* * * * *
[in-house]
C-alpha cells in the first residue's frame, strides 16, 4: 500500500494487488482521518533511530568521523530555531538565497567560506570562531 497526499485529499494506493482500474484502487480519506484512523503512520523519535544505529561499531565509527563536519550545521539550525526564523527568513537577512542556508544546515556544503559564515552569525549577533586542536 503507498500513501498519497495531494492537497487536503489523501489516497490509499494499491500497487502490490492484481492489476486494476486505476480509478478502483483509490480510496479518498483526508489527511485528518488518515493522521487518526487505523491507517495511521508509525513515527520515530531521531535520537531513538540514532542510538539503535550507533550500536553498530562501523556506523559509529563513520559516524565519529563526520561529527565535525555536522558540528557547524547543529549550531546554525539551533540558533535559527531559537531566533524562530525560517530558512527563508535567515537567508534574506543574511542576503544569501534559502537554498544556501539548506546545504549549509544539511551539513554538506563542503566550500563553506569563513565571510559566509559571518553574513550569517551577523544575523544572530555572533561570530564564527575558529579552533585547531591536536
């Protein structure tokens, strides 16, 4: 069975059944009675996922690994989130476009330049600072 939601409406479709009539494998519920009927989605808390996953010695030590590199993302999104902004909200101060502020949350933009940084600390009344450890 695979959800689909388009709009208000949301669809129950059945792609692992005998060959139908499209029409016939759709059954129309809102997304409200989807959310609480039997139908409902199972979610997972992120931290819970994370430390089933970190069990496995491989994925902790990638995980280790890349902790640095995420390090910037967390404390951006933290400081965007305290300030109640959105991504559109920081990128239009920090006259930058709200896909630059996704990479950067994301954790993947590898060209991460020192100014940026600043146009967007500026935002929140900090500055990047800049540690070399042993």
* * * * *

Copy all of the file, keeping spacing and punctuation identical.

[in-house]
C-alpha cells in the first residue's frame, strides 16, 4: 500500500494487488482521518533511530568521523530555531538565497567560506570562531 497526499485529499494506493482500474484502487480519506484512523503512520523519535544505529561499531565509527563536519550545521539550525526564523527568513537577512542556508544546515556544503559564515552569525549577533586542536 503507498500513501498519497495531494492537497487536503489523501489516497490509499494499491500497487502490490492484481492489476486494476486505476480509478478502483483509490480510496479518498483526508489527511485528518488518515493522521487518526487505523491507517495511521508509525513515527520515530531521531535520537531513538540514532542510538539503535550507533550500536553498530562501523556506523559509529563513520559516524565519529563526520561529527565535525555536522558540528557547524547543529549550531546554525539551533540558533535559527531559537531566533524562530525560517530558512527563508535567515537567508534574506543574511542576503544569501534559502537554498544556501539548506546545504549549509544539511551539513554538506563542503566550500563553506569563513565571510559566509559571518553574513550569517551577523544575523544572530555572533561570530564564527575558529579552533585547531591536536
């Protein structure tokens, strides 16, 4: 069975059944009675996922690994989130476009330049600072 939601409406479709009539494998519920009927989605808390996953010695030590590199993302999104902004909200101060502020949350933009940084600390009344450890 695979959800689909388009709009208000949301669809129950059945792609692992005998060959139908499209029409016939759709059954129309809102997304409200989807959310609480039997139908409902199972979610997972992120931290819970994370430390089933970190069990496995491989994925902790990638995980280790890349902790640095995420390090910037967390404390951006933290400081965007305290300030109640959105991504559109920081990128239009920090006259930058709200896909630059996704990479950067994301954790993947590898060209991460020192100014940026600043146009967007500026935002929140900090500055990047800049540690070399042993």